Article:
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Manuscript Title: Nonreactive atom/molecule-surface scattering within the finite basis
wave packet method. | ||

Authors: D. Lemoine | ||

Program title: FBWPSURF | ||

Catalogue identifier: ADDR_v1_0Distribution format: gz | ||

Journal reference: Comput. Phys. Commun. 97(1996)331 | ||

Programming language: Fortran. | ||

Computer: HP 9000 Series 715. | ||

Operating system: UNIX, UNICOS. | ||

RAM: 1.2M words | ||

Word size: 32 | ||

Keywords: Solid state physics, Molecule-surface, Collision cascade, Diffractive scattering, Rotational excitation, Quantum wave packet, Finite basis, Representation, Pseudospectral scheme, Elastic. | ||

Classification: 7.10, 16.7. | ||

Nature of problem:The scattering matrix and transition probabilities are computed for the nonreactive collisions of closed-shell atoms or diatomic molecules with a rigid surface. The inelastic channels which are considered are the diffractive scattering and the rotational (de-) excitation for a diatomic collider. The surface unit cell has the general form of a parallelogram. One may appropriately reduce the dimensionality by defining either a 1D vs a 2D corrugation or a flat surface. | ||

Solution method:The time-dependent wave function of the collider is expanded in terms of the asymptotic eigenfunctions. The resulting finite basis representation (FBR) consists of a direct product of plane waves for the translational motion and of a nondirect product of spherical harmonics for the angular degrees of freedom [1, 2]. The wave function is propagated in time owing to the Chebychev scheme [3], in the FBR where the kinetic energy operator is diagonal. Potential matrix elements are efficiently evaluated in a pseudospectral way by means of sequential 1D transformtions of the wave function between momentum and coordinate spaces. Fast Fourier transforms are performed for the translational and azimuthal coordinates whereas a Gauss-Legendre transform is used for the polar coordinate. Additionally, FBWPSURF makes use of various techniques: floating grid and adjustable basis [4], efficient cutoff procedure and simplified asymptotic treatment [2]. The initial wave function is chosen to be a Gaussian distribution along the surface normal, corresponding to a range of energies over which a post- collisional analysis can be performed [5]. | ||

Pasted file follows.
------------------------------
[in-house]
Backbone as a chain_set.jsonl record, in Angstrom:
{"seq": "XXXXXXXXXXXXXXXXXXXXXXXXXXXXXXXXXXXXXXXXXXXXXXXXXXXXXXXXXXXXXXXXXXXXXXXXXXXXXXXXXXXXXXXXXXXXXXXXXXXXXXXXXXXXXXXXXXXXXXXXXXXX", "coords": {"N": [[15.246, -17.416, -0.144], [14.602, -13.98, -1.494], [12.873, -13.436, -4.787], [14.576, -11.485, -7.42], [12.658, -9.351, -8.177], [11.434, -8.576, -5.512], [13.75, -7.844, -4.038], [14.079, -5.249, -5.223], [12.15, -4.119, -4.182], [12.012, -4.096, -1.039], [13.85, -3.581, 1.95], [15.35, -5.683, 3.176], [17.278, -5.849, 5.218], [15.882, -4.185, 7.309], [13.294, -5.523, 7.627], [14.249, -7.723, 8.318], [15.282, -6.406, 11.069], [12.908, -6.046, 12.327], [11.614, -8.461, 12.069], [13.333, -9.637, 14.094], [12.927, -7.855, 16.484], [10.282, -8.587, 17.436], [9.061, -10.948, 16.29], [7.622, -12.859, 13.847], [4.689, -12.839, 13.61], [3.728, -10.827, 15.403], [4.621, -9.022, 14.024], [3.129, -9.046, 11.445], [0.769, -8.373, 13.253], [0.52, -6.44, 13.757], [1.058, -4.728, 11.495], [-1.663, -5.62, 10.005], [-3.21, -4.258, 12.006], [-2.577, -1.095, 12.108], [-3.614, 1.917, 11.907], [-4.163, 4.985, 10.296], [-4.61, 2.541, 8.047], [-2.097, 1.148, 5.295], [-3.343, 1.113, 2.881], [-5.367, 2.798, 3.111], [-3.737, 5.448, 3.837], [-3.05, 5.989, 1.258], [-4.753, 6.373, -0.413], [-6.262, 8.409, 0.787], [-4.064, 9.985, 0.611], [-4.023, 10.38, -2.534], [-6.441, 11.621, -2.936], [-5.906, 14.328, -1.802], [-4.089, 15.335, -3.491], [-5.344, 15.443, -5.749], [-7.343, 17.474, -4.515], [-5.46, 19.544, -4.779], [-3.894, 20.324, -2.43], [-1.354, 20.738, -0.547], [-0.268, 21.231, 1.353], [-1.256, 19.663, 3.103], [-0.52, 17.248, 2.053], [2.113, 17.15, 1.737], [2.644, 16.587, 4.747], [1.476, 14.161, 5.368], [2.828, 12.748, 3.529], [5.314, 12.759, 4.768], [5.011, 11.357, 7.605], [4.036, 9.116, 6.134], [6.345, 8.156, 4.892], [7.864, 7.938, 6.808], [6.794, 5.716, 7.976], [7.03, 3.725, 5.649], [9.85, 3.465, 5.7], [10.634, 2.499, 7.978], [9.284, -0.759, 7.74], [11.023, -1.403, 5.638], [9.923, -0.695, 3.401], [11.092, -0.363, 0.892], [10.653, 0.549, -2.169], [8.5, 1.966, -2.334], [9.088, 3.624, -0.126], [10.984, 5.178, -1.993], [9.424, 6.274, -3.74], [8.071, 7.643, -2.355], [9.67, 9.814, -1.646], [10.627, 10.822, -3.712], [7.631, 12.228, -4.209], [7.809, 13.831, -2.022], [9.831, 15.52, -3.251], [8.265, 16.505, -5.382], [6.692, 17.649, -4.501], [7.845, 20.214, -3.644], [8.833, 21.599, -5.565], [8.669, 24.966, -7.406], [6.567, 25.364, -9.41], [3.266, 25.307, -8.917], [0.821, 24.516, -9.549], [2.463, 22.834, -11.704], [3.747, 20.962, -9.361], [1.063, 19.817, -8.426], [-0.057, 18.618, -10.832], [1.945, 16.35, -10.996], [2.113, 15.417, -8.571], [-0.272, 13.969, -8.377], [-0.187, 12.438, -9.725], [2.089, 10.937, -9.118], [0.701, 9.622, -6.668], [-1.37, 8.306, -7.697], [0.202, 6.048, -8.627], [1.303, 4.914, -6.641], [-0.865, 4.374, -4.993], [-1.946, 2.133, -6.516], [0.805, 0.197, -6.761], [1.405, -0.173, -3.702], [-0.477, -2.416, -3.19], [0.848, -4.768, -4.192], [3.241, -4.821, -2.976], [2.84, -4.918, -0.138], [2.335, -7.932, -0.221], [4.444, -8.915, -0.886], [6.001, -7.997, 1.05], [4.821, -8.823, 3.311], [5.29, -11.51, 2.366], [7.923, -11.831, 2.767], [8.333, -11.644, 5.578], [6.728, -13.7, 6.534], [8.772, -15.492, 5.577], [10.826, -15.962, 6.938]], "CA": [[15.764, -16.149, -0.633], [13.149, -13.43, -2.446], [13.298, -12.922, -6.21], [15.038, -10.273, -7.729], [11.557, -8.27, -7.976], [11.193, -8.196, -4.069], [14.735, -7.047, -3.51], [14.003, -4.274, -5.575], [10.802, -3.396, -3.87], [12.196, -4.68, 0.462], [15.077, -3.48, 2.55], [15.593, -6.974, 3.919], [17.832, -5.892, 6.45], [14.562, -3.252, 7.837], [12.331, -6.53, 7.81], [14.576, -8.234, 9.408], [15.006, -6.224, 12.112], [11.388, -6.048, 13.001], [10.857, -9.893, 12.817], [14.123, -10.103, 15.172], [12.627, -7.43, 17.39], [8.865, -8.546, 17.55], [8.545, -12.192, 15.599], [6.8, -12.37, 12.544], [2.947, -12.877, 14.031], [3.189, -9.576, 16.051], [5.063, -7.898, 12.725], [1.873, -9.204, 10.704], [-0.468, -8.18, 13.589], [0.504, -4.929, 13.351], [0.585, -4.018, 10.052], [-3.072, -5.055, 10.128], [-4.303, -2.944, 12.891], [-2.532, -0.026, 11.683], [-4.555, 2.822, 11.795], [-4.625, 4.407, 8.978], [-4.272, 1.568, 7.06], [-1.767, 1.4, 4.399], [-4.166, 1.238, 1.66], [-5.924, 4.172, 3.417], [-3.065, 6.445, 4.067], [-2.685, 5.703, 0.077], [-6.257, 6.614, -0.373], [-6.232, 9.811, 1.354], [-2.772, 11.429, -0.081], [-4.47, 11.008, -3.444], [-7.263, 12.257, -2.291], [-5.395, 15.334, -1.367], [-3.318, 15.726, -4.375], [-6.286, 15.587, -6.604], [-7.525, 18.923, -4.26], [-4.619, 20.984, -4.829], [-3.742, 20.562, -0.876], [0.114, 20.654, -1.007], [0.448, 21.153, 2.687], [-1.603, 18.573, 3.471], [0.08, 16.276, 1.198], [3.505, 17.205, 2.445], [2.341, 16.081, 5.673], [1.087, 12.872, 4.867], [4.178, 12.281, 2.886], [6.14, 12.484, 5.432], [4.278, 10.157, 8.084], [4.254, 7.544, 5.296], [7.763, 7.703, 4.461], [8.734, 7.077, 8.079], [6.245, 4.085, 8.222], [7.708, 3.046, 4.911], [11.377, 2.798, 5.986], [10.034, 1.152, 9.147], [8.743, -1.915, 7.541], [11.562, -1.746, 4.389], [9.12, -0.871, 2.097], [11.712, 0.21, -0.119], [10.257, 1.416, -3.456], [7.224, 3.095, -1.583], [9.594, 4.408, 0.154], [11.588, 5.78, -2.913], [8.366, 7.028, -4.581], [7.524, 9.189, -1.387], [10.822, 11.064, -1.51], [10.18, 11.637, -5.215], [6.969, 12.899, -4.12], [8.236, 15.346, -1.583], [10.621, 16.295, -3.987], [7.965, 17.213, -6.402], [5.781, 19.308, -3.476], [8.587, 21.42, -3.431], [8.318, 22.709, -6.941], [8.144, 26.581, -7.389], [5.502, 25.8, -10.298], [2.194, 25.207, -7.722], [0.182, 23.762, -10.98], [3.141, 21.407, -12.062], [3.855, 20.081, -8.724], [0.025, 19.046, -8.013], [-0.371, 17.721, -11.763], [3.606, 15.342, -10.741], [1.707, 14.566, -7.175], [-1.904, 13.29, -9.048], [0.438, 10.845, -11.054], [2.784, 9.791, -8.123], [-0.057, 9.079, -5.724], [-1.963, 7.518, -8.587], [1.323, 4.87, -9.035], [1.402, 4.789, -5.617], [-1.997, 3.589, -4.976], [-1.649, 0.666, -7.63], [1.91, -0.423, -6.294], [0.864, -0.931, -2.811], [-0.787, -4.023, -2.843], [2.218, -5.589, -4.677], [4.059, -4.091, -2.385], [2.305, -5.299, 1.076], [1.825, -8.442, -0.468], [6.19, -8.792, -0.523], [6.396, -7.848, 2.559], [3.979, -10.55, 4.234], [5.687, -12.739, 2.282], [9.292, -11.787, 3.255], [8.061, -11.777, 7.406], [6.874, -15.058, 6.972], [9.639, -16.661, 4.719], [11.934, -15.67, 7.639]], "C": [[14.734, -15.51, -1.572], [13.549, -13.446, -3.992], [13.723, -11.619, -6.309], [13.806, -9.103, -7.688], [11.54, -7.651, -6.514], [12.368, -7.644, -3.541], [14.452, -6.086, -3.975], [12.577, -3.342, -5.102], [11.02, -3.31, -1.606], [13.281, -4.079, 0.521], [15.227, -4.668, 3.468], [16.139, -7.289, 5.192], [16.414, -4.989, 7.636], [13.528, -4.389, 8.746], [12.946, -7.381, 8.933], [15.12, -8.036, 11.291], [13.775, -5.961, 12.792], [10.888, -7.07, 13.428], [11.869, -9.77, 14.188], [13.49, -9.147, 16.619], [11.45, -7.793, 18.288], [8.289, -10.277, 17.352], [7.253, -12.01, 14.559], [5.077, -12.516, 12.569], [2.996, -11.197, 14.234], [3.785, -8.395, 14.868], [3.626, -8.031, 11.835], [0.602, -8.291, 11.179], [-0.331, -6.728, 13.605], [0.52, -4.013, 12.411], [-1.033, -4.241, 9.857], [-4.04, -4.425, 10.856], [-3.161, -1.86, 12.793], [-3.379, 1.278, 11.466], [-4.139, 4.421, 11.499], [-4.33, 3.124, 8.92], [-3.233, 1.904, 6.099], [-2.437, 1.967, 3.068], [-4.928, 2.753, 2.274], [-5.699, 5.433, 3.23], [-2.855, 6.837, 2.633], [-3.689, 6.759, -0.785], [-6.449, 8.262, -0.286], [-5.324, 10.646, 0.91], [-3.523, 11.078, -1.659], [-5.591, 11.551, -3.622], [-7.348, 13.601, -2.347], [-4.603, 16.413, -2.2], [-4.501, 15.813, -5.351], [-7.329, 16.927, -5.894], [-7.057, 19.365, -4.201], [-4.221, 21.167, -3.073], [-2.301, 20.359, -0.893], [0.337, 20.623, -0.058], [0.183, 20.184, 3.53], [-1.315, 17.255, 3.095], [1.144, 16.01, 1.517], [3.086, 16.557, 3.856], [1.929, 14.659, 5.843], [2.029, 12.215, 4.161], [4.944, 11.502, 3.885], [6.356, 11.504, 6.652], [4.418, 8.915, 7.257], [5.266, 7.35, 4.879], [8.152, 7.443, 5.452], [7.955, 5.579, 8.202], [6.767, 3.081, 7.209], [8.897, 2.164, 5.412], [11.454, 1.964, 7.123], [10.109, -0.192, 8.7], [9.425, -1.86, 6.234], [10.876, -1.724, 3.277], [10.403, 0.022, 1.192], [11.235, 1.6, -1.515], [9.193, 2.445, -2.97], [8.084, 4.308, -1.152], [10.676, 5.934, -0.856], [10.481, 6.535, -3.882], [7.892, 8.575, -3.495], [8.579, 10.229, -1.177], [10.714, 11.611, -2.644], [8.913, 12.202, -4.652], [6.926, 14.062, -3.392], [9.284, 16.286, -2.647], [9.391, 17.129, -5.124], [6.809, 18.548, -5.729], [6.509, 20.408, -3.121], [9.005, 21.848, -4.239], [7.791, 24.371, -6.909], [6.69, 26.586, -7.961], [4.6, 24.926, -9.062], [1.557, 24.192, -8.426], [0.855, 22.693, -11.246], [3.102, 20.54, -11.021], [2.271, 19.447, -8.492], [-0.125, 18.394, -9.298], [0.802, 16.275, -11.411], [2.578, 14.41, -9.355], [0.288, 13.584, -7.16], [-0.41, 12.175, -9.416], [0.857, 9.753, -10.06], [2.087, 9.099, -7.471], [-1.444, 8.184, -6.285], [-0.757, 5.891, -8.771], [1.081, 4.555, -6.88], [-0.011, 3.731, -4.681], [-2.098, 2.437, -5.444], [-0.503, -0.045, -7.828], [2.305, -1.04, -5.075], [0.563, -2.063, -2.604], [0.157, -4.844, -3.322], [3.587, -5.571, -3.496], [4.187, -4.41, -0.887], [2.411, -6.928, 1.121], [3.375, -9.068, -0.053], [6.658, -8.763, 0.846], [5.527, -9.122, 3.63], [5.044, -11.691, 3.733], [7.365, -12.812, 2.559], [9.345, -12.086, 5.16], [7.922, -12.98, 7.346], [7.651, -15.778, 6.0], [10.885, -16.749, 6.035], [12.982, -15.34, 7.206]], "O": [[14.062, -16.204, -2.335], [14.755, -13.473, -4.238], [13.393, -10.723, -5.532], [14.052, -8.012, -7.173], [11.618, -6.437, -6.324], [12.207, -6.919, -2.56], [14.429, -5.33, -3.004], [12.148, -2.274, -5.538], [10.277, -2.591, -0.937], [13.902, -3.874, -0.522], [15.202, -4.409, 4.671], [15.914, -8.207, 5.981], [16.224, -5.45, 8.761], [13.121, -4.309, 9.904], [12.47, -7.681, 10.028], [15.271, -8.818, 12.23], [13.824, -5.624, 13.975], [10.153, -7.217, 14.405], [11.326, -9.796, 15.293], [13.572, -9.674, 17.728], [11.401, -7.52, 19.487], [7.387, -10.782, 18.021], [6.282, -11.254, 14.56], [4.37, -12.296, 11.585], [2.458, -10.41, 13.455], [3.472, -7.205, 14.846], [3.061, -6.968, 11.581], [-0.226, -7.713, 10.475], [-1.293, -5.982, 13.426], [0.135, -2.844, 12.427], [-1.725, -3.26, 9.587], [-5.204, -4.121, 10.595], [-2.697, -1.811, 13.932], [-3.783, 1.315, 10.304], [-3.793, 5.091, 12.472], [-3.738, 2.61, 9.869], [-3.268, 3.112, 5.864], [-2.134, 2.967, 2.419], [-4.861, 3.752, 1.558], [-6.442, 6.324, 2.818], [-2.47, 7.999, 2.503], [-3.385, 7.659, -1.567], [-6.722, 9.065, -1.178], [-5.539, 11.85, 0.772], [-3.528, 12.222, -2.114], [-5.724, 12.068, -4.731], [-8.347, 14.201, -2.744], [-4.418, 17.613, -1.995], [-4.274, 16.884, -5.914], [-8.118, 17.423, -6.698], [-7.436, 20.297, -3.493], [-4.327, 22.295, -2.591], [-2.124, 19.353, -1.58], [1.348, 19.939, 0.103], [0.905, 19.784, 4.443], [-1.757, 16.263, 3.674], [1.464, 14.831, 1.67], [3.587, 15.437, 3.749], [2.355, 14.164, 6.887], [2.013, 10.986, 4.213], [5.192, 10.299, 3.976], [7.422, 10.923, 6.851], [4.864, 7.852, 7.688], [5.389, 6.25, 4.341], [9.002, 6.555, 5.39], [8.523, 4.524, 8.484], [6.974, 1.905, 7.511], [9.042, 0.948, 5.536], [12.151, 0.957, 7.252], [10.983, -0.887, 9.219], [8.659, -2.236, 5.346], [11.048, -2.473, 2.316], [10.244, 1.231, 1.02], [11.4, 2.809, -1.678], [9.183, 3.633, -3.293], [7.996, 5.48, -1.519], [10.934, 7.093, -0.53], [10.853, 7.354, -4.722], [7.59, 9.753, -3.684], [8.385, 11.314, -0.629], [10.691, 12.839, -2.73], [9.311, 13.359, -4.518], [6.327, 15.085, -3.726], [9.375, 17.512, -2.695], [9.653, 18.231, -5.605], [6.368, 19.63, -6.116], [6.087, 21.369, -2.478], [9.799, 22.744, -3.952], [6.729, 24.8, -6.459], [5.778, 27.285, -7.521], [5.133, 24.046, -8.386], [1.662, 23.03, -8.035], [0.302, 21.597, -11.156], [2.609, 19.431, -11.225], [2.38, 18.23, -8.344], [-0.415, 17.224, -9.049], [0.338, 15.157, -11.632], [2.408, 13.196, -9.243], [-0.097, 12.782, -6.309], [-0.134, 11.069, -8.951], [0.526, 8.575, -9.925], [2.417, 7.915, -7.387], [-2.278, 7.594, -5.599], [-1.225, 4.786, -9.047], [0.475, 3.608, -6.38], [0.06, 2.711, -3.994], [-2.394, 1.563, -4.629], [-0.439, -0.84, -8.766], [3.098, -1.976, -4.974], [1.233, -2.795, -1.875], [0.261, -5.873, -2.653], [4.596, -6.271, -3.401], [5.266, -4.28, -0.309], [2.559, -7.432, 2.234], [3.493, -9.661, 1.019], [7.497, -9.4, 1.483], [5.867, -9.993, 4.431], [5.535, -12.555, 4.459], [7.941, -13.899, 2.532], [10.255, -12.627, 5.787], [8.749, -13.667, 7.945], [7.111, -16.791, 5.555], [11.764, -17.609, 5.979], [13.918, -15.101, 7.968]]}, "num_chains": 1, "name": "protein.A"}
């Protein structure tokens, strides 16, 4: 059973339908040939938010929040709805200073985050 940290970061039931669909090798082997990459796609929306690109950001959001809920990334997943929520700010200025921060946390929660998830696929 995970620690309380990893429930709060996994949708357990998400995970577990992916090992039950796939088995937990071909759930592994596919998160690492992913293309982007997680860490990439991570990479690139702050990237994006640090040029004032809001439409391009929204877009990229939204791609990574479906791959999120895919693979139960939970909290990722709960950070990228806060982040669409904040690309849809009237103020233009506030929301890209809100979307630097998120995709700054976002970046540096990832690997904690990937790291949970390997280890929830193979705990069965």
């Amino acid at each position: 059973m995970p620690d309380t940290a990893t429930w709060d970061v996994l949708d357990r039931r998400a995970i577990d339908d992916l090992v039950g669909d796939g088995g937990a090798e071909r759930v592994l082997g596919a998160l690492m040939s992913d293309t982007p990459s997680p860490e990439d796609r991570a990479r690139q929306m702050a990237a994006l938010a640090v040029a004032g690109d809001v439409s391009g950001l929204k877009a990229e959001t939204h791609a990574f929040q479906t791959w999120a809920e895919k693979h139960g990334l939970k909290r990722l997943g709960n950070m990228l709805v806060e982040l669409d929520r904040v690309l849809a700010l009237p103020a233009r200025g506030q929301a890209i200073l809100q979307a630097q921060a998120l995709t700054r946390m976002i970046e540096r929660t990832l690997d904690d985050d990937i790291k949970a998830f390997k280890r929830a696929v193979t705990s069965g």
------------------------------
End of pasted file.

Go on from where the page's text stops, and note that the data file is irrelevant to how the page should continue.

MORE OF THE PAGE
Running time:5.5 s (160 s) on a Cray 98 (Silicon Graphics R 4400 Indigo) for the test run. | ||

References: | ||

[1] | G.C. Corey, J.W. Tromp and D. Lemoine, in: Numerical Grid Methods and Their Application to Schrodinger's Equation, edited by C. Cerjan (Kluwer Academic, Dordrecht, 1993) p. 1. | |

[2] | D. Lemoine, J. Chem. Phys. 101(1994)10526. | |

[3] | H. Tal-Ezer and R. Kosloff, J. Chem. Phys. 81(1984)3967. | |

[4] | D. Lemoine and G.C. Corey, J. Chem. Phys. 92(1990)6175. | |

[5] | R.C. Mowrey and D.J. Kouri, Comp. Phys. Commun. 63(1991)100. |

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